Stripped, Beaten, Paraded, Made To Eat Shit: She's A Witch
In November Jug Chaudhary, a 30-year-old mother of four children, was beaten up by her family members and paraded naked around a village in Kailali. They dragged her out from her home, beat her mercilessly and then forced her to eat human excreta. Her mother-in-law's brother had just passed away. She had been accused of putting a spell on him that caused his death.
When Chaudhary's husband, a labourer in India, returned the couple went to the police station but could not file a complaint. "They said it was a personal matter, it should be solved in the community." Jug Chaudhary did not receive justice. She is living in the same village, in the same Dalit community as those who accused and assaulted her.
Witch-hunting is an extreme form of gender violence and the reason it is not taken seriously is because the victims are usually from marginalised communities. Nepal's gender movement has made amazing strides, but it has done little for this community of victims.
Activists in Kathmandu can push for laws against witch-hunting while those in the field can work to spread awareness against the medieval superstitions that target these women. The Nepal Police, too, needs to include a chapter on how to address crimes related to superstition in their training manuals.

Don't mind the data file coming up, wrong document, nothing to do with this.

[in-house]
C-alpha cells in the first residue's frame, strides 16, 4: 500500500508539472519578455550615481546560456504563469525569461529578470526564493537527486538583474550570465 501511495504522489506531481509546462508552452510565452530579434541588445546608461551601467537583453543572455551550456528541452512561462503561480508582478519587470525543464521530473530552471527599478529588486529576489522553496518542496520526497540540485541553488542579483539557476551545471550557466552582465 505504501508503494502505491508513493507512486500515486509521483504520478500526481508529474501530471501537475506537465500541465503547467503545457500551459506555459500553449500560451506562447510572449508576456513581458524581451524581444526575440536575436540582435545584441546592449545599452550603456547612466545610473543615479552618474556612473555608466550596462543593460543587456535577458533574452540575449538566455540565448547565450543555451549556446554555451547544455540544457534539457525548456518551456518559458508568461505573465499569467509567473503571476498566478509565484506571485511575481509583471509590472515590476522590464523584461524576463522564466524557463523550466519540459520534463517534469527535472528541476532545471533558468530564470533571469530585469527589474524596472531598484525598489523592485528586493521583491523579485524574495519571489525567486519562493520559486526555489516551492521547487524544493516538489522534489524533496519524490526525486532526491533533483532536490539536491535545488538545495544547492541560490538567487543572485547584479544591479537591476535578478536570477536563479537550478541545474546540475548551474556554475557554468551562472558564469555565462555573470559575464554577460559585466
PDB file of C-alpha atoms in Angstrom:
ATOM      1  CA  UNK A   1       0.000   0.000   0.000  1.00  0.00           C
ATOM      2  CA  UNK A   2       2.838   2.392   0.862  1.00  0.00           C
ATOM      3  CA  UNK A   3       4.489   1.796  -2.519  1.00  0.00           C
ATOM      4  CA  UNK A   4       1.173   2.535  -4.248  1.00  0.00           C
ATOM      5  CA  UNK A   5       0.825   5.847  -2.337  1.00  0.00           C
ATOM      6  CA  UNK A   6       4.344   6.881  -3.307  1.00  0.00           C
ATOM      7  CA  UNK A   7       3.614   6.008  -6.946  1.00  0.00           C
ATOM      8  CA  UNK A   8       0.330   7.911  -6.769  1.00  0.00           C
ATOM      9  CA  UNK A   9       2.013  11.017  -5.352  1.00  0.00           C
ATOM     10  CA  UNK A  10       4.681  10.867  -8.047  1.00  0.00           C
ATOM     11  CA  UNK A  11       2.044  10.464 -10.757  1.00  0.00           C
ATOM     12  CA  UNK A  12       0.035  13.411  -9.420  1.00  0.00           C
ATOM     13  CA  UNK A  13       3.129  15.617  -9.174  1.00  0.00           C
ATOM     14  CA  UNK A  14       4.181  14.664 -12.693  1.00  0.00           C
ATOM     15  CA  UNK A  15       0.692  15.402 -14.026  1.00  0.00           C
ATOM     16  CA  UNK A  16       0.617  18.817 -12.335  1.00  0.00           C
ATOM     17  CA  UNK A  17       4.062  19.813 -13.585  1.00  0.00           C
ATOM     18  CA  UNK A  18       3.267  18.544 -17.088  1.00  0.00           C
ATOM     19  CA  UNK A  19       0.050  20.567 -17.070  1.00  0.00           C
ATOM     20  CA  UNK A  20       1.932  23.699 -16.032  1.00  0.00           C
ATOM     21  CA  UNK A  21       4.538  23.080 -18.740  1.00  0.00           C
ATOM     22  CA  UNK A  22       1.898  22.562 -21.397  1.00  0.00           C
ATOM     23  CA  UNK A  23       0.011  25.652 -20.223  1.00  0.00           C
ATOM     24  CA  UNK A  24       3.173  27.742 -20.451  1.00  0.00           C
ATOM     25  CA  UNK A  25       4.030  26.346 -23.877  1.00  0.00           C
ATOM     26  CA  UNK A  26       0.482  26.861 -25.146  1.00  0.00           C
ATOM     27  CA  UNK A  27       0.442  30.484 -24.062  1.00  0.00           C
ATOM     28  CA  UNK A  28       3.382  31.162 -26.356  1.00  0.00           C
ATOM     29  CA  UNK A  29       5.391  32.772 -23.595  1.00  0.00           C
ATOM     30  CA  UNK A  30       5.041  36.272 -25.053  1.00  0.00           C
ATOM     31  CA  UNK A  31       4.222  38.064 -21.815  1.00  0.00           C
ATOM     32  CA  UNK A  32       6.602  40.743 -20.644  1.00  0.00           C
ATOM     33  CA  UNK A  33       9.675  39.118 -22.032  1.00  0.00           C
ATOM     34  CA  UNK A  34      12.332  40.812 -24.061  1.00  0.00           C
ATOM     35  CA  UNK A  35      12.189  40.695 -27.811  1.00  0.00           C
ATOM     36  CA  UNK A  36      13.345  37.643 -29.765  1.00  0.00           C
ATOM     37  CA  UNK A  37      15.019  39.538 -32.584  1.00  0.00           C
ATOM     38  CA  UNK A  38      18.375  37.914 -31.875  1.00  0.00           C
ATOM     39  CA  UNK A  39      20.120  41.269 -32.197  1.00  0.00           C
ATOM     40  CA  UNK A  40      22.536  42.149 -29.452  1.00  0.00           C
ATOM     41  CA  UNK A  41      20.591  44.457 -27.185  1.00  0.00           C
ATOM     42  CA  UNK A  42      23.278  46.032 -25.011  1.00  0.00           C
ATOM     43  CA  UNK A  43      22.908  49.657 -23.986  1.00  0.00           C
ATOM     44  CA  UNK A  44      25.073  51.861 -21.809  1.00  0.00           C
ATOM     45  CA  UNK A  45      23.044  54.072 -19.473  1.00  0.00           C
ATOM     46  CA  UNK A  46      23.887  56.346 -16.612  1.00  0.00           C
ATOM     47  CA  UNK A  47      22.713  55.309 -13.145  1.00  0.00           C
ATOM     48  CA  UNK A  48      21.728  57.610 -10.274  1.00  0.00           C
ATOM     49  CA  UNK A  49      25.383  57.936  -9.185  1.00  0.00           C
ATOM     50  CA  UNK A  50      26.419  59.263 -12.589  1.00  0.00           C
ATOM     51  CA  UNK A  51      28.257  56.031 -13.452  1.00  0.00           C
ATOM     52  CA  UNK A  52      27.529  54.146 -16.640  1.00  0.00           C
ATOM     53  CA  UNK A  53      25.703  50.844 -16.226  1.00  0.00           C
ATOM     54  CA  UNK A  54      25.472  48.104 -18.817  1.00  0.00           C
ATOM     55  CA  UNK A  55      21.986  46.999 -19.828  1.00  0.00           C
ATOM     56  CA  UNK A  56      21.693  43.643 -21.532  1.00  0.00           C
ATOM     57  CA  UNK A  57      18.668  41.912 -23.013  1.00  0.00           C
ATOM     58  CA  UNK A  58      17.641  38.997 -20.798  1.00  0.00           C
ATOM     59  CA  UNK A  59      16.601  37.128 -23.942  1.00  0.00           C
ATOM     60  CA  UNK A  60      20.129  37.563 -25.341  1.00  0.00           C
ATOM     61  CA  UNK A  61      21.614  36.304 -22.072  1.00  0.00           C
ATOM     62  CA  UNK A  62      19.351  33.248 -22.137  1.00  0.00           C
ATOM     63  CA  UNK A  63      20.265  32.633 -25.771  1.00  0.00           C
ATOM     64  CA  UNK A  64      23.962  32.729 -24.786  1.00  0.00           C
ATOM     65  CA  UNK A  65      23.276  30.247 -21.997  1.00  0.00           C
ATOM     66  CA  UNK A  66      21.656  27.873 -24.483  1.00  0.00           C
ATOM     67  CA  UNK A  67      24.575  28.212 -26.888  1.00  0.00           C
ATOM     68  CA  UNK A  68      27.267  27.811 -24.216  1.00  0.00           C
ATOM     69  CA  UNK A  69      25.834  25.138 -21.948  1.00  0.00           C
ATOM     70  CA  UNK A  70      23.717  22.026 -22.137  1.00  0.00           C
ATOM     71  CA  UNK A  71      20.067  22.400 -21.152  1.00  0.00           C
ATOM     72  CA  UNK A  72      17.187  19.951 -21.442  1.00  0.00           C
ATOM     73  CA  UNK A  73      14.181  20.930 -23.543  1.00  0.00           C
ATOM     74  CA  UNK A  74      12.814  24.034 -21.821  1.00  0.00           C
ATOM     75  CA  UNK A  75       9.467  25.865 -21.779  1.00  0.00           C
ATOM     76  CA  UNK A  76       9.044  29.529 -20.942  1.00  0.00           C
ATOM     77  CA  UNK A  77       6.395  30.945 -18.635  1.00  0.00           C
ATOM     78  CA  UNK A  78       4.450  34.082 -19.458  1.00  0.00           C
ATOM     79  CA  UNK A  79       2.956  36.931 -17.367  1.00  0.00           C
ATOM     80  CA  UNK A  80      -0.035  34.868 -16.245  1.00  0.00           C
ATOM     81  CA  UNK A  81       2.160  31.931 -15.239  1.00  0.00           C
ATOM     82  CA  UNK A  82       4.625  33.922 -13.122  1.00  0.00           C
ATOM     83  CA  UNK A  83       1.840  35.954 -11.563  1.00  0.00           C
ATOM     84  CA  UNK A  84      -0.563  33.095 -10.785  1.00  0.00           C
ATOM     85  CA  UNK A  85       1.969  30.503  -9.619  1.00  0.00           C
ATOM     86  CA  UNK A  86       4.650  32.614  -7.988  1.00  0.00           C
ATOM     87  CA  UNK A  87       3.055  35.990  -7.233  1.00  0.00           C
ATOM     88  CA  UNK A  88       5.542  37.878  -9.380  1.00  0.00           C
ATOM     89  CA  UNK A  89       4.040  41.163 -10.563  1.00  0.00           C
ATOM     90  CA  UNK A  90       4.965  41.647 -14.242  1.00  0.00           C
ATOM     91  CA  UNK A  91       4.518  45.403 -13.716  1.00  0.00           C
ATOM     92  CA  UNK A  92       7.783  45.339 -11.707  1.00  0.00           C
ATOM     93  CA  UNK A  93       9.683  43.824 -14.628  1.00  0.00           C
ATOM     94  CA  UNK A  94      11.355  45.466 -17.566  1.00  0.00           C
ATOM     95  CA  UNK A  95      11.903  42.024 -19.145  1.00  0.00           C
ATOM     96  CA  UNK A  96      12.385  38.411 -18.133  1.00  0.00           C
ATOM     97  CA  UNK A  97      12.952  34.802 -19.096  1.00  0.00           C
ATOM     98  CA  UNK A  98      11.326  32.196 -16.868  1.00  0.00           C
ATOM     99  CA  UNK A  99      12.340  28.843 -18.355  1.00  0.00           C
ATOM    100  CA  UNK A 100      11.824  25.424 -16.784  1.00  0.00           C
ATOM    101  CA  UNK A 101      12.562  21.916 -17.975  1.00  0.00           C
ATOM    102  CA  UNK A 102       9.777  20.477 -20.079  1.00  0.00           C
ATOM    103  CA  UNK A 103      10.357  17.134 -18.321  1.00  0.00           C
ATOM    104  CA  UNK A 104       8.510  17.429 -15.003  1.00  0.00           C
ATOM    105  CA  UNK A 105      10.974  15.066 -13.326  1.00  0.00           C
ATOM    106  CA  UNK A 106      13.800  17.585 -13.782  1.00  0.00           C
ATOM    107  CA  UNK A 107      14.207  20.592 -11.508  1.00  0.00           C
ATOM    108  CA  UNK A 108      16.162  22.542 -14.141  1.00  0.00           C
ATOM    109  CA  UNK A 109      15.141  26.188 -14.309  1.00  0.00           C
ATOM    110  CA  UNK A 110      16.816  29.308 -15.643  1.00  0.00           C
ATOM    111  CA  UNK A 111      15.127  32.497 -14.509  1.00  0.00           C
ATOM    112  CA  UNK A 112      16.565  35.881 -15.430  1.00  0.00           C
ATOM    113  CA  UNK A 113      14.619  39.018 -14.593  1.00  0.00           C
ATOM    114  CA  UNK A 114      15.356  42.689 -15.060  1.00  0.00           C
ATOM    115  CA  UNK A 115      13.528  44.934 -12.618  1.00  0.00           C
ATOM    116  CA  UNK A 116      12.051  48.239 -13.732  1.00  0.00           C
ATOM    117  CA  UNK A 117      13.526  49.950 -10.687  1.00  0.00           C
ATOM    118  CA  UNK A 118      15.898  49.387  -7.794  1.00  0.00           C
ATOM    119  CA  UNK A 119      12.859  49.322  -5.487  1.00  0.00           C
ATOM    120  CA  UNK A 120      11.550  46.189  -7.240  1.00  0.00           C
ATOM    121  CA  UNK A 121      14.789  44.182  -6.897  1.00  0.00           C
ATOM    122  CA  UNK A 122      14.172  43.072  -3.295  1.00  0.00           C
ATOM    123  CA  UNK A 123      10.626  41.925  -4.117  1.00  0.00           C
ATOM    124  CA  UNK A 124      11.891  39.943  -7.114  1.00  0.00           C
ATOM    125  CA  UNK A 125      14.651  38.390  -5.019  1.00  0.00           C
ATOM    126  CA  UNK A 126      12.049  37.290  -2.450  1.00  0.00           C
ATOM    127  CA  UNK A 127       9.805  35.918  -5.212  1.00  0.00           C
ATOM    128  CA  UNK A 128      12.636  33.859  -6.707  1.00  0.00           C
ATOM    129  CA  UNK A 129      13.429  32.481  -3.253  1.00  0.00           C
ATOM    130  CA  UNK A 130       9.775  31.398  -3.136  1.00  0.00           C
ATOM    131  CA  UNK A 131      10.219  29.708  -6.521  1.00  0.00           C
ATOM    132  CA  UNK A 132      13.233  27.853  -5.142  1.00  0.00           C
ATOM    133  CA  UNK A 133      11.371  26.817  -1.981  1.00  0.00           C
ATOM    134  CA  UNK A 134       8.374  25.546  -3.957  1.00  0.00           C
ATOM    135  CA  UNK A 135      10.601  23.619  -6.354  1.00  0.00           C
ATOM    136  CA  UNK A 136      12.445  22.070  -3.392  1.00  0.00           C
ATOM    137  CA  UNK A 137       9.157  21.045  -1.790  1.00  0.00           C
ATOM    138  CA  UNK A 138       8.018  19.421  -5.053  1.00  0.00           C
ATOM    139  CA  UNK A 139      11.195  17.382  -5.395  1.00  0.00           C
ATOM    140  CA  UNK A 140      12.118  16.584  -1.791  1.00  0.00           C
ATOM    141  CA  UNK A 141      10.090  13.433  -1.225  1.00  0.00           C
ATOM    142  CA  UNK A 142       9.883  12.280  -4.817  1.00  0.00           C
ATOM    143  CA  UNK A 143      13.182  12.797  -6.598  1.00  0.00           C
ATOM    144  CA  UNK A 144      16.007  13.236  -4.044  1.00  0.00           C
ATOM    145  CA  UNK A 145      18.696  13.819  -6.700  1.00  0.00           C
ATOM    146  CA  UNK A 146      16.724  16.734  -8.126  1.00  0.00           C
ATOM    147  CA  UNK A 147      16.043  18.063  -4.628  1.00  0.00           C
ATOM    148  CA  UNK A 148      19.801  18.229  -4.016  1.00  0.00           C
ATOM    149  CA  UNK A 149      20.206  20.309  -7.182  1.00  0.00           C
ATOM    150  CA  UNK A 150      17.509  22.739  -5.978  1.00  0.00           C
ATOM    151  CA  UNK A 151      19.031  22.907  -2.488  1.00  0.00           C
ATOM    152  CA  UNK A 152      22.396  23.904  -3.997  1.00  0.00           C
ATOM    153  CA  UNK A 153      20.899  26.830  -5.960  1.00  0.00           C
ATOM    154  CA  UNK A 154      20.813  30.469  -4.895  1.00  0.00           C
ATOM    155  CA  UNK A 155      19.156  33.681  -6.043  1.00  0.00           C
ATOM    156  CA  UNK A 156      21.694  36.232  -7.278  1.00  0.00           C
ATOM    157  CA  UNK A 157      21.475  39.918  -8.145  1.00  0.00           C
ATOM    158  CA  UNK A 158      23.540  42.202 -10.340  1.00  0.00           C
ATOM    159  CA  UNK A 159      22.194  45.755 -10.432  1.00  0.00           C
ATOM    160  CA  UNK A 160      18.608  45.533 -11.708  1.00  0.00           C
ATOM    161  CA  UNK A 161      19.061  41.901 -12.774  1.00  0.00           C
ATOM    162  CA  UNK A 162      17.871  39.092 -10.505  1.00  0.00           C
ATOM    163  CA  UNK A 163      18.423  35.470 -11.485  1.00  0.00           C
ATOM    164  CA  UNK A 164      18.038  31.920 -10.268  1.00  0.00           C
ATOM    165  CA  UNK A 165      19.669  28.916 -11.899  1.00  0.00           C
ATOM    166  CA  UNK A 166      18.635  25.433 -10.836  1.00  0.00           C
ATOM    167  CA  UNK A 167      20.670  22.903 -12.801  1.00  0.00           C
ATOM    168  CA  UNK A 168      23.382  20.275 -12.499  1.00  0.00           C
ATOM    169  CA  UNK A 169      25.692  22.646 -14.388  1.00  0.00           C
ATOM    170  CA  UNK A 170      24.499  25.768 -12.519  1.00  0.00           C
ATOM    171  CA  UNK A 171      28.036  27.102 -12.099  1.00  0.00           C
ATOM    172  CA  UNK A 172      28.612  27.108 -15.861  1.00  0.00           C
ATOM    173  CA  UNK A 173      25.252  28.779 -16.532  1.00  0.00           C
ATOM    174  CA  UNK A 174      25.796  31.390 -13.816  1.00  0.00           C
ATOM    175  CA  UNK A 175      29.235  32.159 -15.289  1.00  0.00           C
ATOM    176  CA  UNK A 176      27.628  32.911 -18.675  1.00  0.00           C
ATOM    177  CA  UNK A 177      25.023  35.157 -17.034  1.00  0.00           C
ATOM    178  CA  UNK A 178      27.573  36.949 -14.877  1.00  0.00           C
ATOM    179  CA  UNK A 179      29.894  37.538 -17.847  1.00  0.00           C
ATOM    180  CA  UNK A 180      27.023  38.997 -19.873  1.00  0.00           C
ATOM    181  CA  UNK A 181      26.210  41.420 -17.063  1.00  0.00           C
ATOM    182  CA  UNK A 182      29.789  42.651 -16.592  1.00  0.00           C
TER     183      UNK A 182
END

Three years ago in June, the interim parliament declared Nepal an 'untouchability-free nation'. Such empty proclamations mean little to women like Jug Chaudhary. This year, Prime Minister Madhav Kumar Nepal acknowledged the state's failure to deliver on its promises, saying, "it is unfortunate that we haven't been able to implement this declaration in practice."
I'm a woman, a Witch, a mother, a grandmother, an eco-feminist, a gardener, a reader, a writer, and a priestess of the Great Mother Earth. Hecate appears in the
Homeric Ode to Demeter, which tells of Hades who caught Persophone
"up reluctant on his golden car and bare her away lamenting. . . . But no one, either of the deathless gods or of mortal men, heard her voice, nor yet the olive-trees bearing rich fruit: only tenderhearted Hecate, bright-coiffed, the daughter of Persaeus, heard the girl from her cave . . . ."